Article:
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Why is Costa Rica obsessed with volcanoes like Turrialba?

Intermittent eruptions, sometimes violent, in recent months have put Volcano Turrialba in focus.

Situated in Cartago Province, some 36 kilometers northeast of the capital city San Jose, Turrialba is ranked as the second largest volcano in the country.

A volcanologist who has studied Turrialba for years tells Xinhua why this Caribbean country can’t shed the nightmare of the excess of volcanoes.

(Soundbite) Gino Gonzalez, Volcanologist at State University of Costa Rica
“In Costa Rica, we have many volcanoes, because we are in a subduction zone, namely a plate called the Cocos Plate. It is an oceanic plate moving under a continental plate, which is called the Caribbean Plate.”

The Caribbean Plate is a mostly oceanic tectonic plate underlying Central America and the Caribbean Sea off the north coast of South America.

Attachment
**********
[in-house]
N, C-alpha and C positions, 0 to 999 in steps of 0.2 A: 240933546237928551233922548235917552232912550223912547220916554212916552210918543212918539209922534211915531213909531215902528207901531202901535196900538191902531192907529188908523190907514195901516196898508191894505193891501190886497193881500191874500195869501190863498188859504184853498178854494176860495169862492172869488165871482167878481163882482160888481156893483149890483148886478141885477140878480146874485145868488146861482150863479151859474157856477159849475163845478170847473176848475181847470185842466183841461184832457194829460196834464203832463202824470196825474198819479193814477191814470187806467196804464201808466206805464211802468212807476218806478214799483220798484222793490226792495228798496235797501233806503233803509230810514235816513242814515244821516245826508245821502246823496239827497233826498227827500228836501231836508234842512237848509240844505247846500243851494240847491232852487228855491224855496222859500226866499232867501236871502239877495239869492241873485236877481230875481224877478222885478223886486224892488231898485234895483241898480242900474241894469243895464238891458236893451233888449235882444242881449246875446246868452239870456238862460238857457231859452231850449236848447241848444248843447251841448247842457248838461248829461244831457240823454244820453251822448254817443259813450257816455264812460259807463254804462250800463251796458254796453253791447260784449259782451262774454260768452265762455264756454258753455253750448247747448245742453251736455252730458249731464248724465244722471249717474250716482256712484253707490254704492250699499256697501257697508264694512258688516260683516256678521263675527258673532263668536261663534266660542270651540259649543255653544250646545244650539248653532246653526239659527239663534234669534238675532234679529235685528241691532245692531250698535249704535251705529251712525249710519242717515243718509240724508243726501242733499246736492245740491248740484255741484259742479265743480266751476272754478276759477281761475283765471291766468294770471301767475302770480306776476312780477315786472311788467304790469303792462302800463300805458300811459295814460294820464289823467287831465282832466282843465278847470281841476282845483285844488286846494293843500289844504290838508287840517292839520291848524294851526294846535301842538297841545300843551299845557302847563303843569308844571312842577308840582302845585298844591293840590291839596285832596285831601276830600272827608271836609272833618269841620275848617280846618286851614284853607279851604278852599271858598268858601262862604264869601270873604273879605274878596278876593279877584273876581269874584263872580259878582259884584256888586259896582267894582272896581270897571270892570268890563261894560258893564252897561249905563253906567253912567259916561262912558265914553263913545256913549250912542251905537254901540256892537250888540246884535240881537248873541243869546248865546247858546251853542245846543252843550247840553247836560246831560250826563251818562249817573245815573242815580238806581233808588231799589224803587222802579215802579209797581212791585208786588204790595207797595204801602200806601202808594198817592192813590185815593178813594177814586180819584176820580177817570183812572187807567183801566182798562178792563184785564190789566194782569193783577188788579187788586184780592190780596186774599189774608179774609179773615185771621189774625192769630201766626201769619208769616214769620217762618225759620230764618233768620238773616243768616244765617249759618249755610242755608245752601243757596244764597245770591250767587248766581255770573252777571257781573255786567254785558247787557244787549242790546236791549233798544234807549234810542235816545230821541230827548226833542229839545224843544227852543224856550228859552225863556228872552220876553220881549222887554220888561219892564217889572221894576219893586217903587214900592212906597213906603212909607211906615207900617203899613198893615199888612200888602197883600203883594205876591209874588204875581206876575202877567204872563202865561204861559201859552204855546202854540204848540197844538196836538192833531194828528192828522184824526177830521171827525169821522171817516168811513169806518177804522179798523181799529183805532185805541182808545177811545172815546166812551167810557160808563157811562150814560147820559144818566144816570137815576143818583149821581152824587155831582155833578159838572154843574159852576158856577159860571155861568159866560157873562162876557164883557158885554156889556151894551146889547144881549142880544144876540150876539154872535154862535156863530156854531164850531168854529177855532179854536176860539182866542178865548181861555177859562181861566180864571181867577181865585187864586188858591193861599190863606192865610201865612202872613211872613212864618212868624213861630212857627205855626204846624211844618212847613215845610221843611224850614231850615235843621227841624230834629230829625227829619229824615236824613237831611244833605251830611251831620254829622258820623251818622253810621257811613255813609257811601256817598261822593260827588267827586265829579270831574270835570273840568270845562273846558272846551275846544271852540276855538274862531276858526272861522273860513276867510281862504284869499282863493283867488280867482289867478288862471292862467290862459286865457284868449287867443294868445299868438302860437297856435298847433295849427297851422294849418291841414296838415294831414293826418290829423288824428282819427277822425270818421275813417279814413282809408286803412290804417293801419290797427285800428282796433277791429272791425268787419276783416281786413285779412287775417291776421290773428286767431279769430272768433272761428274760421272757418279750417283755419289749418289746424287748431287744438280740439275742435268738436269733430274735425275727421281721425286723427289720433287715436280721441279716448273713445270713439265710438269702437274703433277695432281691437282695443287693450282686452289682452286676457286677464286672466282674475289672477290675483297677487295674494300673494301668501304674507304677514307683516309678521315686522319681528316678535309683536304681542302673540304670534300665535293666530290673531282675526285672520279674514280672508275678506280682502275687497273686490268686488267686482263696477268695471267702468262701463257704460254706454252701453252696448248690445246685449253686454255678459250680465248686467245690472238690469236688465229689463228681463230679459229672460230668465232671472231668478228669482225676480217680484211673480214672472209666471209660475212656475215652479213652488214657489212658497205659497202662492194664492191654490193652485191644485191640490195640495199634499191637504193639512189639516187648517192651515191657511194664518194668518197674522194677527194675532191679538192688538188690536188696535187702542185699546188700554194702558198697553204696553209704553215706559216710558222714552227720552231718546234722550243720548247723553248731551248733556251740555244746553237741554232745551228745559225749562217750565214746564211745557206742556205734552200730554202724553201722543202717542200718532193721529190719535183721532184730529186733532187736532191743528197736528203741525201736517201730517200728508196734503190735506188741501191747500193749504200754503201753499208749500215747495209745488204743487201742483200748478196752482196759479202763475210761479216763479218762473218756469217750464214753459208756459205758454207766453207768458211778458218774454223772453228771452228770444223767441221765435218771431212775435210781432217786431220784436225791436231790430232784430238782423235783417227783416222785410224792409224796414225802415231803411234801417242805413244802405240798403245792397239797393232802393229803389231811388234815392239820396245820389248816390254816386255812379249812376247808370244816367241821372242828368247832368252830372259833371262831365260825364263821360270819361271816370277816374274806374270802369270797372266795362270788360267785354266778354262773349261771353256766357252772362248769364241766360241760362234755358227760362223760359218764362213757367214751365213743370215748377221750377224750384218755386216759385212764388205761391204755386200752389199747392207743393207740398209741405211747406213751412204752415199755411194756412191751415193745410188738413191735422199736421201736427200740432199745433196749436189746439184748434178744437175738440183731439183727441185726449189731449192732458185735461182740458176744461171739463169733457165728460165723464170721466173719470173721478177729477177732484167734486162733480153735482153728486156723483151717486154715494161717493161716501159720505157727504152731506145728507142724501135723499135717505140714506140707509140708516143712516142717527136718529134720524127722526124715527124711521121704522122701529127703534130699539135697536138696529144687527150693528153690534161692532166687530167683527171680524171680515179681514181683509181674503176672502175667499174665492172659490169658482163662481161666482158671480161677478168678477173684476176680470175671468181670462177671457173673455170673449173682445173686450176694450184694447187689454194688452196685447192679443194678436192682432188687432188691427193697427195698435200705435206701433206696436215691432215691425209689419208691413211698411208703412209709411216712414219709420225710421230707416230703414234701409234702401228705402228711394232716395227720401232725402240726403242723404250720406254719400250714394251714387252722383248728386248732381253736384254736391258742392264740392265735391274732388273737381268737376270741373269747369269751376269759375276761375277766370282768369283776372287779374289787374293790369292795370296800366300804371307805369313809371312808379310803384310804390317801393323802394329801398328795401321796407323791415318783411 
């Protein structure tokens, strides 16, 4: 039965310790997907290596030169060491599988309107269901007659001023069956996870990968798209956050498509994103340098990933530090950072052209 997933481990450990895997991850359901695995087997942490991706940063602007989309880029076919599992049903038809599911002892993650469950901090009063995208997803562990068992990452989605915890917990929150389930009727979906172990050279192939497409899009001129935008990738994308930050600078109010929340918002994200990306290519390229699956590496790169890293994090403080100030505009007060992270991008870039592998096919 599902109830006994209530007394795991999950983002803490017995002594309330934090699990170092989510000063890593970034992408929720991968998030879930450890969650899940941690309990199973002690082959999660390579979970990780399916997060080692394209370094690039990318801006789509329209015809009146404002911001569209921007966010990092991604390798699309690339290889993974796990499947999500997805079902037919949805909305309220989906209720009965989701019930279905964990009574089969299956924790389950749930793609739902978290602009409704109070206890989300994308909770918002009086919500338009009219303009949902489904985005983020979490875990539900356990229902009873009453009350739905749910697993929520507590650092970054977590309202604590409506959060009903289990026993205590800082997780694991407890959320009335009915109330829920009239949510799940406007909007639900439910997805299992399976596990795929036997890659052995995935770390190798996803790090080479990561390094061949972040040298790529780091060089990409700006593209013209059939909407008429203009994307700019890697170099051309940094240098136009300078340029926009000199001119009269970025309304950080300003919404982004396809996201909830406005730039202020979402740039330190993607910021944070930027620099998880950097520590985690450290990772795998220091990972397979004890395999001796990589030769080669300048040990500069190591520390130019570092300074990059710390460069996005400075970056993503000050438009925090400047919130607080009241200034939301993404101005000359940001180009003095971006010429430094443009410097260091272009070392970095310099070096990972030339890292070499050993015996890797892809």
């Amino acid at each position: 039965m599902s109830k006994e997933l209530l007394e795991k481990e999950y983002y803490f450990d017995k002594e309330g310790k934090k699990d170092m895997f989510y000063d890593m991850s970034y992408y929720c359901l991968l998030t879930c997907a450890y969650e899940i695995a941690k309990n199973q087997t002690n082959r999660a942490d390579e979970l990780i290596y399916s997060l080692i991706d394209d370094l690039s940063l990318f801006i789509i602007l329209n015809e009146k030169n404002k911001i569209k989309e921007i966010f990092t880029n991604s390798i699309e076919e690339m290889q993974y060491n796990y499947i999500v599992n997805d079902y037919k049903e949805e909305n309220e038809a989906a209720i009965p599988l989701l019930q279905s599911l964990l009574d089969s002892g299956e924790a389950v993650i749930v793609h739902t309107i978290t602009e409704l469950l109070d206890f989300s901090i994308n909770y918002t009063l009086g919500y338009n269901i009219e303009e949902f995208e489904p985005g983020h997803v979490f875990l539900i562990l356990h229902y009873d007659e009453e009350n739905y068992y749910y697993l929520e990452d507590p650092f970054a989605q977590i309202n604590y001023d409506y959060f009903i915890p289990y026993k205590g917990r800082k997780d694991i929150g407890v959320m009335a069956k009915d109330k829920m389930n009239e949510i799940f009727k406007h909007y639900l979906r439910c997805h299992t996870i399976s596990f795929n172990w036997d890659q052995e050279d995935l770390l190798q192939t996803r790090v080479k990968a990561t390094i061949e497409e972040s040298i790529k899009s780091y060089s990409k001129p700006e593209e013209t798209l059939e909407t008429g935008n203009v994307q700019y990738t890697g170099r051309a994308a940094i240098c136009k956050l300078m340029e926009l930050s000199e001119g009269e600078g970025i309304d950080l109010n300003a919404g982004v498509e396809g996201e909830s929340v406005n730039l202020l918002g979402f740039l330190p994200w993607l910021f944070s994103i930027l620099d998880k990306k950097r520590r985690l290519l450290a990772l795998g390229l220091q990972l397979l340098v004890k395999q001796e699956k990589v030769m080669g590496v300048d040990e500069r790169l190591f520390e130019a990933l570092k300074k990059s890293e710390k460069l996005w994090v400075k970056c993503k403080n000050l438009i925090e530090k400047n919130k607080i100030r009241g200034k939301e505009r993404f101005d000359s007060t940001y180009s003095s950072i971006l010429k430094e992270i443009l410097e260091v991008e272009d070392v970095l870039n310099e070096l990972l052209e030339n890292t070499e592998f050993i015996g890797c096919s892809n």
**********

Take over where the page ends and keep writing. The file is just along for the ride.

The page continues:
(Soundbite) Gino Gonzalez, Volcanologist at State University of Costa Rica
“The movements under the depth of the subduction zone cause water to enter the plate. Within the earth there is something called the mantle (which then takes shape). Water (entrance) makes this mantle rising to, in this case, the Caribbean Plate, then this generates magma.”

Human can’t control whatever happens under the plate, so that tragedy ensues.

(Soundbite) Gino Gonzalez, Volcanologist at State University of Costa Rica
“This magma ascends and gets fractured. Then, these fractures may reach the surface. When the magma comes to the surface, then we see so many volcanoes erupting in Costa Rica.”

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